Thirty years have passed since Garrett Hardin’s influential article “The Tragedy of the Commons”. At first, many people agreed with Hardin’s metaphor that the users of a commons are caught in an inevitable process that leads to the destruction of the very resource on which they depend. The “rational” user of a commons, Hardin argued, makes demands on a resource until the expected benefits of his or her actions equal the expected costs. Because each user ignores costs imposed on others, individual decisions cumulate to a tragic overuse and the potential destruction of an open-access commons. Hardin’s proposed solution was “either socialism or the privatism of free enterprise”.

Although tragedies have undoubtedly occurred, it is also obvious that for thousands of years people have self-organized to manage common-pool resources, and users often do devise long-term, sustainable institutions for governing these resources. The prediction that resource users are led inevitably to destroy CPRs is based on a model that assumes all individuals are selfish, norm-free, and maximizers of short-run results. This model explains why market institutions facilitate an efficient allocation of private goods and services, and it is strongly supported by empirical data from open, competitive markets in industrial societies. However, predictions based on this model are not supported in field research or in laboratory experiments in which individuals face a public good or CPR problem and are able to communicate, sanction one another, or make new rules. Humans adopt a narrow, self-interested perspective in many settings, but can also use reciprocity to overcome social dilemmas.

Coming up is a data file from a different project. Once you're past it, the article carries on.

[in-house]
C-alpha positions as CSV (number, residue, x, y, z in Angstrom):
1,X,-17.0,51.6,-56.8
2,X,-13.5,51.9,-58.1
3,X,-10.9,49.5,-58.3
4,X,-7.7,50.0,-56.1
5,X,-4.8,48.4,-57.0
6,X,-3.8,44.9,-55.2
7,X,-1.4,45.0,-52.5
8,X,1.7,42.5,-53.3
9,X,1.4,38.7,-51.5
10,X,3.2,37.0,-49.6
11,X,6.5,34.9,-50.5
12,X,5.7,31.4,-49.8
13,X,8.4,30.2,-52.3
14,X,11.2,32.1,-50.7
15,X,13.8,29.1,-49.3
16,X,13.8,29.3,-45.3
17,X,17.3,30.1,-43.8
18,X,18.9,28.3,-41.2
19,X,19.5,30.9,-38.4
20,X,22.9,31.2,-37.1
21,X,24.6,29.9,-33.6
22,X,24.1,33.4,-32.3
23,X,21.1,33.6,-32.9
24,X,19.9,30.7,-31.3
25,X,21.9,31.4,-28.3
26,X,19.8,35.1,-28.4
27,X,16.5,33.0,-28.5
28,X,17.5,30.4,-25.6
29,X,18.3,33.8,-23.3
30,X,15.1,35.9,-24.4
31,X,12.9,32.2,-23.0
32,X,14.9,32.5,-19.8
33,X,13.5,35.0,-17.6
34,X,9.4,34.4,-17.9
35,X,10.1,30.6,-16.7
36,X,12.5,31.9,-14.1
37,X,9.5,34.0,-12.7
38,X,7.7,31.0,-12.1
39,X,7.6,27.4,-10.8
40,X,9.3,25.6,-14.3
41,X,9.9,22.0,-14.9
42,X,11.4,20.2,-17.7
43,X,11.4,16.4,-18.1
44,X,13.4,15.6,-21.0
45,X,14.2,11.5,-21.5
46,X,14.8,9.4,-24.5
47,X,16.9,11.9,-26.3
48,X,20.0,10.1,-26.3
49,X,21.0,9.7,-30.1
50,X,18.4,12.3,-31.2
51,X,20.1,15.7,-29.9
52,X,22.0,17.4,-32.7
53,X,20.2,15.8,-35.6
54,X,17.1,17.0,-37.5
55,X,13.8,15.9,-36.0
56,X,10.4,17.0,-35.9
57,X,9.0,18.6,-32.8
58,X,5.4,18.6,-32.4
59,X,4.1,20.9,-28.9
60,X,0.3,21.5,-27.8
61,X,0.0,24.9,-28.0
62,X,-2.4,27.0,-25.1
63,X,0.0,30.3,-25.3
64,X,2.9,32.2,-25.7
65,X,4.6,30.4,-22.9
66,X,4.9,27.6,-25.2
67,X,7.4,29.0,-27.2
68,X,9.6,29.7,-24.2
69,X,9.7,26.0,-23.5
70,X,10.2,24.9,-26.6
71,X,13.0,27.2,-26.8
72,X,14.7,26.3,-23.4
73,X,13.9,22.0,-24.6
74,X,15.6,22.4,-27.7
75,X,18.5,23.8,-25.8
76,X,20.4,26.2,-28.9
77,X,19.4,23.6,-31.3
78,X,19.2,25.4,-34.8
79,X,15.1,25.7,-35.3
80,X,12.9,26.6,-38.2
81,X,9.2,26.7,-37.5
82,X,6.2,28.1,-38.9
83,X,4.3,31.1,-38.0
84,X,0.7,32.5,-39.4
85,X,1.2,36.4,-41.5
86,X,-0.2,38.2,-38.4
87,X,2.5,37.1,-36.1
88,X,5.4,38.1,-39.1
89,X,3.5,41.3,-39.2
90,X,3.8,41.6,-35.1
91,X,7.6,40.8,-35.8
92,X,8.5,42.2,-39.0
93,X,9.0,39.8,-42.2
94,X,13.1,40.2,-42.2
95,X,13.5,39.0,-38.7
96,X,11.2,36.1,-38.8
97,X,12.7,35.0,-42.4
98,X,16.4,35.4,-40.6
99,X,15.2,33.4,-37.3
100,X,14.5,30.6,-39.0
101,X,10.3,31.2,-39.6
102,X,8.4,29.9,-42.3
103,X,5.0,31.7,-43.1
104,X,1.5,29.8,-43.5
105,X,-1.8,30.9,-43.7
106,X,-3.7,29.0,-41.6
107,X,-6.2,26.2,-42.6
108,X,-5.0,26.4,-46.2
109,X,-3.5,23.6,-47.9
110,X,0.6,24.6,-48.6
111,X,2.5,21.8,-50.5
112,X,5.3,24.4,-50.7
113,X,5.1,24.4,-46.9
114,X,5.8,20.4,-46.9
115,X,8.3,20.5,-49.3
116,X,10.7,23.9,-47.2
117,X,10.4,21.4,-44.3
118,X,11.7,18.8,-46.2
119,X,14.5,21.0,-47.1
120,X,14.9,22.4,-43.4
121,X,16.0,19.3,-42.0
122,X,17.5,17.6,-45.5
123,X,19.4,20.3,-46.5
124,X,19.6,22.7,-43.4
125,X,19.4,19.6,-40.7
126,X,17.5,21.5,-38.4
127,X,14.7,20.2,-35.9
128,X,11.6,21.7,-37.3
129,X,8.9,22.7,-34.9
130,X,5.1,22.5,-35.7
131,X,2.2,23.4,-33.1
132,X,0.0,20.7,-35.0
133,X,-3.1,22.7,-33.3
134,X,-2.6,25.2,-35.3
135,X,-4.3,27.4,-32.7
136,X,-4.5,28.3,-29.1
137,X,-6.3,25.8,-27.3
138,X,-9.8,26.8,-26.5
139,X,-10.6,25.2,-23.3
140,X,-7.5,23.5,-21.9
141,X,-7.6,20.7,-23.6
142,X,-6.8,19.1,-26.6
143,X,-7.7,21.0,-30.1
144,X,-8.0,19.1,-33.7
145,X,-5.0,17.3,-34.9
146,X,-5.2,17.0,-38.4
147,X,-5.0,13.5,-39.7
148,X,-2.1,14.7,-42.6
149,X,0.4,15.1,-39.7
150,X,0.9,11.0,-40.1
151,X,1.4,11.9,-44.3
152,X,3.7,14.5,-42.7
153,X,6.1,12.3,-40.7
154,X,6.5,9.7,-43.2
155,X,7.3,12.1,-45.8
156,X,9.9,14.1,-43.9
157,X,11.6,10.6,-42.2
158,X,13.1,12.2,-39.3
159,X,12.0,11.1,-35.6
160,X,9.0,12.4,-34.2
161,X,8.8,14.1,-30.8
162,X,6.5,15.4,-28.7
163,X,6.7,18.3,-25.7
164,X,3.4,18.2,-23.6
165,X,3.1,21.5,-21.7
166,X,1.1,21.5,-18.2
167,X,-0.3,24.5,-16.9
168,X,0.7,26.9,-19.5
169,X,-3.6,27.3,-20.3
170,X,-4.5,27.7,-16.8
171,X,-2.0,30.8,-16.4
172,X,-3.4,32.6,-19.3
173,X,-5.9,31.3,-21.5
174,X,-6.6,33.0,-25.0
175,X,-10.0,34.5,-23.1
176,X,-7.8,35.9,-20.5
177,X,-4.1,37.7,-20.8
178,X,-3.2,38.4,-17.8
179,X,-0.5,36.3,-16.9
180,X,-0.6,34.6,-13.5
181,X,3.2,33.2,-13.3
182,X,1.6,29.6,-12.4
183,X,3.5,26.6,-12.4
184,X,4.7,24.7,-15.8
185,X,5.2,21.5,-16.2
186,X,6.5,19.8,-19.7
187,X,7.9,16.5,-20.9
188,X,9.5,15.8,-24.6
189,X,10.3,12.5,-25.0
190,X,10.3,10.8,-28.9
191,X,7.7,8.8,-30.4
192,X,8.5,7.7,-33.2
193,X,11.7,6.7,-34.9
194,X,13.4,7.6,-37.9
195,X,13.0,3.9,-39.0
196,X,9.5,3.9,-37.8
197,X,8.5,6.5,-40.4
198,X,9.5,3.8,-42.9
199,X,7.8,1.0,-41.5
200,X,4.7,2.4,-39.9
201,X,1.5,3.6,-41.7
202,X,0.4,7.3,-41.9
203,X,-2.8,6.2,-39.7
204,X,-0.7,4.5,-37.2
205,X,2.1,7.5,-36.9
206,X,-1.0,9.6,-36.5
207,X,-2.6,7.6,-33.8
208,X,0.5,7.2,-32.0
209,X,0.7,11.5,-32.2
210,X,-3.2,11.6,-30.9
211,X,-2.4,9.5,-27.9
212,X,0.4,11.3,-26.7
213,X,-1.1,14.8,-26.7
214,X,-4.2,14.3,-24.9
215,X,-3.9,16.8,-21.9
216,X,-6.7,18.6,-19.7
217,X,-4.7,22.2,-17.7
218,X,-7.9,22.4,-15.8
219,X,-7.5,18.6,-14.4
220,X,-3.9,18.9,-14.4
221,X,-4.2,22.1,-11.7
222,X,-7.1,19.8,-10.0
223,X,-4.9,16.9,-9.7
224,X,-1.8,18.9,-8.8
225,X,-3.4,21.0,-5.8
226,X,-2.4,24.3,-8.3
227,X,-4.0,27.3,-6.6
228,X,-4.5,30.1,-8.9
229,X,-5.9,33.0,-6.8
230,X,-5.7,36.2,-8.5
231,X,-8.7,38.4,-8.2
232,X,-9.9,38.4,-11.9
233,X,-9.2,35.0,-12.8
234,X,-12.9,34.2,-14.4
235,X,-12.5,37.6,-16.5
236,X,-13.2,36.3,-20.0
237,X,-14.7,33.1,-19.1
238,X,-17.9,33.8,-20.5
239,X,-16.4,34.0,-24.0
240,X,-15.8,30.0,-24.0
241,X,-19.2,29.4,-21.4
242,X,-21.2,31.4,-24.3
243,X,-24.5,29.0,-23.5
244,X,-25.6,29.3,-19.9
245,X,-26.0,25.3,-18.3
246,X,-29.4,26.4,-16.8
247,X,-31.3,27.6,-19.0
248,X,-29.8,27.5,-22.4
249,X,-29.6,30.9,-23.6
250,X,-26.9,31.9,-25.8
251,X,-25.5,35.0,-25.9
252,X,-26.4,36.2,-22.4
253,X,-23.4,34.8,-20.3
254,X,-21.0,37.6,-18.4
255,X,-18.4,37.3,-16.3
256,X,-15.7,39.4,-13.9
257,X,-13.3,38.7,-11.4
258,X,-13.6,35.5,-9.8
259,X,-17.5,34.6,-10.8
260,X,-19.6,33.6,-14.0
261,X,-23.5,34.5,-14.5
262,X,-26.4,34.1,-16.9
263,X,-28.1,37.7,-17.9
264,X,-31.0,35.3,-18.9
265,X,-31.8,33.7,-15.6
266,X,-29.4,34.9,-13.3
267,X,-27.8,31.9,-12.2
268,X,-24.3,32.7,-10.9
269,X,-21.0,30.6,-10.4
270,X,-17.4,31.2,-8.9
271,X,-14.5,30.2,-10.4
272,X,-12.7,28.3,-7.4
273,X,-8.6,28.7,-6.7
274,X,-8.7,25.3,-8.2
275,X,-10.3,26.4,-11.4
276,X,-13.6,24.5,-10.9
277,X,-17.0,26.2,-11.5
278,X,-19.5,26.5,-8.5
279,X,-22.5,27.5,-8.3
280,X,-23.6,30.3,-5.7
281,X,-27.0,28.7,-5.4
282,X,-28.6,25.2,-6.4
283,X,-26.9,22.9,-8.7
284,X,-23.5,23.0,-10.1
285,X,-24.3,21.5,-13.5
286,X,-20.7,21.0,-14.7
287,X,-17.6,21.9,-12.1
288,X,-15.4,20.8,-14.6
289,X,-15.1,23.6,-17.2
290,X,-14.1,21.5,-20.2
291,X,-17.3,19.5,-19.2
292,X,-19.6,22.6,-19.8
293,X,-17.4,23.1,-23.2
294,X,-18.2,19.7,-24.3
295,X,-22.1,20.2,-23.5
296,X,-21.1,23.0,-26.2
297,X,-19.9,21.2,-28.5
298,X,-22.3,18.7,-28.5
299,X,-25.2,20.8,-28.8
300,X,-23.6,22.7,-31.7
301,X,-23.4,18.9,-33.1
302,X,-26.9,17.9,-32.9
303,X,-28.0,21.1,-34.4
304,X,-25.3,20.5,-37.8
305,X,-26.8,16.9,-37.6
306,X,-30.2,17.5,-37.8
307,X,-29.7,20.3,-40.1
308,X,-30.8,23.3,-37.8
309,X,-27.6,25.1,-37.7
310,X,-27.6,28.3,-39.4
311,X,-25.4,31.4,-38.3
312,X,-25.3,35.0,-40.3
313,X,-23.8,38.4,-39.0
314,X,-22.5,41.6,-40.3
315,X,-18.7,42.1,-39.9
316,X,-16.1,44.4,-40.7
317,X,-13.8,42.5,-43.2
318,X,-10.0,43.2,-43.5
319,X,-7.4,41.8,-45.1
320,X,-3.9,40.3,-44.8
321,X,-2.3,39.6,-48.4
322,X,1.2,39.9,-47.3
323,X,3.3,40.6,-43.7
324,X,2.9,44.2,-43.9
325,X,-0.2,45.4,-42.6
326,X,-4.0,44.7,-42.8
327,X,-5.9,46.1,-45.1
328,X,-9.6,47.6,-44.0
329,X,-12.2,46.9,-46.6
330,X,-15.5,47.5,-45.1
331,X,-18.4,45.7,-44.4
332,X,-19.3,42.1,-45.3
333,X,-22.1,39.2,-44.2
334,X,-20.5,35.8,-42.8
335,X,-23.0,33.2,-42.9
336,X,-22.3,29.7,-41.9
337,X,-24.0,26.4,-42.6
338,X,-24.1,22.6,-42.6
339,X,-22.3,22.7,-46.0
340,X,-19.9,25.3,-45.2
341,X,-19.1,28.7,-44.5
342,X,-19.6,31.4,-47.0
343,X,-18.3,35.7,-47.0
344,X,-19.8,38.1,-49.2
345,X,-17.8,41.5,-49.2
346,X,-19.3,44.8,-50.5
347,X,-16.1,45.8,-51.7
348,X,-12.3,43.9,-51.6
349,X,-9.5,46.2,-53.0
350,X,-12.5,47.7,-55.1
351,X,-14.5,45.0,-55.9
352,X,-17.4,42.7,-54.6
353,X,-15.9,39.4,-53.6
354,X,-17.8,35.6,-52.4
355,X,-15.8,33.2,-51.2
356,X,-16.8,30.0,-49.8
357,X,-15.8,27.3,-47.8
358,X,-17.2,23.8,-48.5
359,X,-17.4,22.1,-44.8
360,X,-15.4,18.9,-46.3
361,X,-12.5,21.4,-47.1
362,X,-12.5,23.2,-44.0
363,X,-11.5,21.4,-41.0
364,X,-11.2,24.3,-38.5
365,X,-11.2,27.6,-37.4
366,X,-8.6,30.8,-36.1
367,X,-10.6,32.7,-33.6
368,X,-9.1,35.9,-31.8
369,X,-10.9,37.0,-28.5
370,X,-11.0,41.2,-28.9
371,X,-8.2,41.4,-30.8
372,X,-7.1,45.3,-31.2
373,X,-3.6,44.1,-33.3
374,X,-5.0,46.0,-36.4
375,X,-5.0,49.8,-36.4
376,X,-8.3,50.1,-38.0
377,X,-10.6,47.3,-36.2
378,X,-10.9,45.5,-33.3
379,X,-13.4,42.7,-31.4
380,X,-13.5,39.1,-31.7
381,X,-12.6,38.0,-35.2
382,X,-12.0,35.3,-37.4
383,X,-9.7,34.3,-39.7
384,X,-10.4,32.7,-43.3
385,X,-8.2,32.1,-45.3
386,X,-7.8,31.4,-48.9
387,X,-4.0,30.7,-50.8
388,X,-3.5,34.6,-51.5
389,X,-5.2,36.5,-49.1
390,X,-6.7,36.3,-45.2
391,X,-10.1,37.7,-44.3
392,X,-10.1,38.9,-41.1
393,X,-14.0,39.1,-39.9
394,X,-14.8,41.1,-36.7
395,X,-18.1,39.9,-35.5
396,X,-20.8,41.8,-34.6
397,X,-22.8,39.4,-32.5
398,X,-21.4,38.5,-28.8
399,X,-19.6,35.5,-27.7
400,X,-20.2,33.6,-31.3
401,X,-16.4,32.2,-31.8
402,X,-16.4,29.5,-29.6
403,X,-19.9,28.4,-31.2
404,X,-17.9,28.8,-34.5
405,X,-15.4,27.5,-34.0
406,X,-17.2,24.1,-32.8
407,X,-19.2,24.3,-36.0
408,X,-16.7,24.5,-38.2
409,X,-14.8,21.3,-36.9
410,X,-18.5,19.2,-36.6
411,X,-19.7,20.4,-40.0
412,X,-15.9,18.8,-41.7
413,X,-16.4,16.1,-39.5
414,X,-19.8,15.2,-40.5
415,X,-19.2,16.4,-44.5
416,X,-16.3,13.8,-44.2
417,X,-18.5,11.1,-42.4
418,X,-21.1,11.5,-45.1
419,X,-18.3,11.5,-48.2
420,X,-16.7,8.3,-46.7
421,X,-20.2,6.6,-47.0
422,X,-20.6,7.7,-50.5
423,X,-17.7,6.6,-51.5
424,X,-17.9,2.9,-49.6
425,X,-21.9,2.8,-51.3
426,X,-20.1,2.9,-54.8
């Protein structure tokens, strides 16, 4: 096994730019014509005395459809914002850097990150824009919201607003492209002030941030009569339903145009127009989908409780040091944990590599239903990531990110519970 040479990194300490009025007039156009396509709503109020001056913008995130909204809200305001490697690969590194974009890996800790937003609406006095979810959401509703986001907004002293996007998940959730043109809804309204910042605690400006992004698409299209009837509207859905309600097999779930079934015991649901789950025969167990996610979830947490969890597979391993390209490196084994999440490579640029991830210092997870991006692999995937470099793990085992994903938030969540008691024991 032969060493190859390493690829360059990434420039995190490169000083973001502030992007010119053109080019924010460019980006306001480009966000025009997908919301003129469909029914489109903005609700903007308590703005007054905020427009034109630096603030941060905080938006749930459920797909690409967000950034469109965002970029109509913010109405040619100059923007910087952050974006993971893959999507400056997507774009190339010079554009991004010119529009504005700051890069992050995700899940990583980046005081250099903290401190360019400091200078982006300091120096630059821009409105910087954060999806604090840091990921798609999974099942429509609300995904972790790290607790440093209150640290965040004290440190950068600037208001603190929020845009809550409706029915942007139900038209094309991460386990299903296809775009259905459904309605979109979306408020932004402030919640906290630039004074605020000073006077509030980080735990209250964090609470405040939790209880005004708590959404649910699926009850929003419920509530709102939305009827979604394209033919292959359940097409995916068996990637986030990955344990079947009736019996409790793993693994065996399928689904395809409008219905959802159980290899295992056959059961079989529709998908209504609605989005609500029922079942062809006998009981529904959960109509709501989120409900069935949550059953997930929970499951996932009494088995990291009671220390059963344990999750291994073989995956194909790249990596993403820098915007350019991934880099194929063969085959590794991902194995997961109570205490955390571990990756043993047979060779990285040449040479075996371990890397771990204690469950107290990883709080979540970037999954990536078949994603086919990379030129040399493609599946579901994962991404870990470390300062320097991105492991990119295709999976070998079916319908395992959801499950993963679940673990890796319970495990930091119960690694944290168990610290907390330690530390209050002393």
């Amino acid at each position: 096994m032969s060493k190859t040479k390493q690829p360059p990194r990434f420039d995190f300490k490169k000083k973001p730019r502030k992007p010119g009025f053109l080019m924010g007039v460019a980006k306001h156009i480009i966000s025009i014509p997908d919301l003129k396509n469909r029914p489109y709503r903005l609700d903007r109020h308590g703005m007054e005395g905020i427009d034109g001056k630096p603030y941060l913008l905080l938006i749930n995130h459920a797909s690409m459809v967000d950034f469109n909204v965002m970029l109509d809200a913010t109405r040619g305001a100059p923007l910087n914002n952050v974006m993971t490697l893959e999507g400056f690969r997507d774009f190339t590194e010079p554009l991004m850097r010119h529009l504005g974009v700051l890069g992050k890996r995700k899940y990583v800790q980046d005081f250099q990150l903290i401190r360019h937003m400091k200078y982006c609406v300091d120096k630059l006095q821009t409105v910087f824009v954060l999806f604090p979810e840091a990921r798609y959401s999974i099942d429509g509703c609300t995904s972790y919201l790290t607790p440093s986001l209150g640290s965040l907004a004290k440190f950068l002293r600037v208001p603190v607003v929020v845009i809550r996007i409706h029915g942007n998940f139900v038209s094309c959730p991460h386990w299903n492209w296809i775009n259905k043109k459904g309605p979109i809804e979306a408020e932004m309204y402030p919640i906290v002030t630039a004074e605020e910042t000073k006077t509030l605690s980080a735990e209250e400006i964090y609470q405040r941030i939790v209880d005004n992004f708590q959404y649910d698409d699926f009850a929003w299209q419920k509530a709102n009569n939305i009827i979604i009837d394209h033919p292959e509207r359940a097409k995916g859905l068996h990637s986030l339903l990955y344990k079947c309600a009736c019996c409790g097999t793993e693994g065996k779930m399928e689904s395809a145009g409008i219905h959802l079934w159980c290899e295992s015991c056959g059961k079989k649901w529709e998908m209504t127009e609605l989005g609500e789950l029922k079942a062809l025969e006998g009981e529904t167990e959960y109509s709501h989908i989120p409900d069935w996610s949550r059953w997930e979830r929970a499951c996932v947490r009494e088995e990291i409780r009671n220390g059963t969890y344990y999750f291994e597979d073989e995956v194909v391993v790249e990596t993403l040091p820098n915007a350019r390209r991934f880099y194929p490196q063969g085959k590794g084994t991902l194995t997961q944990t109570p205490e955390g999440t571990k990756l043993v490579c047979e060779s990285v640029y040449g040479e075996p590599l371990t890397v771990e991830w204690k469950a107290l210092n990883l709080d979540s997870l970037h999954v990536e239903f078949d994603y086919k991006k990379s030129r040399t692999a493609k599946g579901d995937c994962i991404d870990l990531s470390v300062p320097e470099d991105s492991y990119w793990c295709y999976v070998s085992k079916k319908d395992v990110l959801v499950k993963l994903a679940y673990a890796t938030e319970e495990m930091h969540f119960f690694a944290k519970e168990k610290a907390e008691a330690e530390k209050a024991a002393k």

– From ‘Revisiting the Commons: Local Lessons, Global Challenges’ by Elinor Ostrom, Joanna Burger, Christopher B. Field, Richard B. Norgaard, and David Policansky, ‘Science’, 1999. The lead author of this article, Elinor Ostrom, was awarded the Nobel Prize in economics in 2009.

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The Parable of Tit for Tat

Tit for tat is an English saying meaning “equivalent retaliation”. It is also a highly effective strategy in game theory for the iterated prisoner’s dilemma. The strategy was first introduced by Anatol Rapoport in Robert Axelrod’s two tournaments, held around 1980. Notably, it was (on both occasions) both the simplest strategy and the most successful.

Wikipedia: Tit for tat

An except from No-one makes you shop at Wal-Mart by Tom Slee p 80-82, slightly paraphrased:

The winner was to be the strategy that accumulated the most points over the tournament. The conditions for victory did not include “beating” opponents in individual games, all that mattered was the number of points scored overall. Sophistication was not the key to success: the winner was the simplest strategy, the now well-known Tit-for-Tat: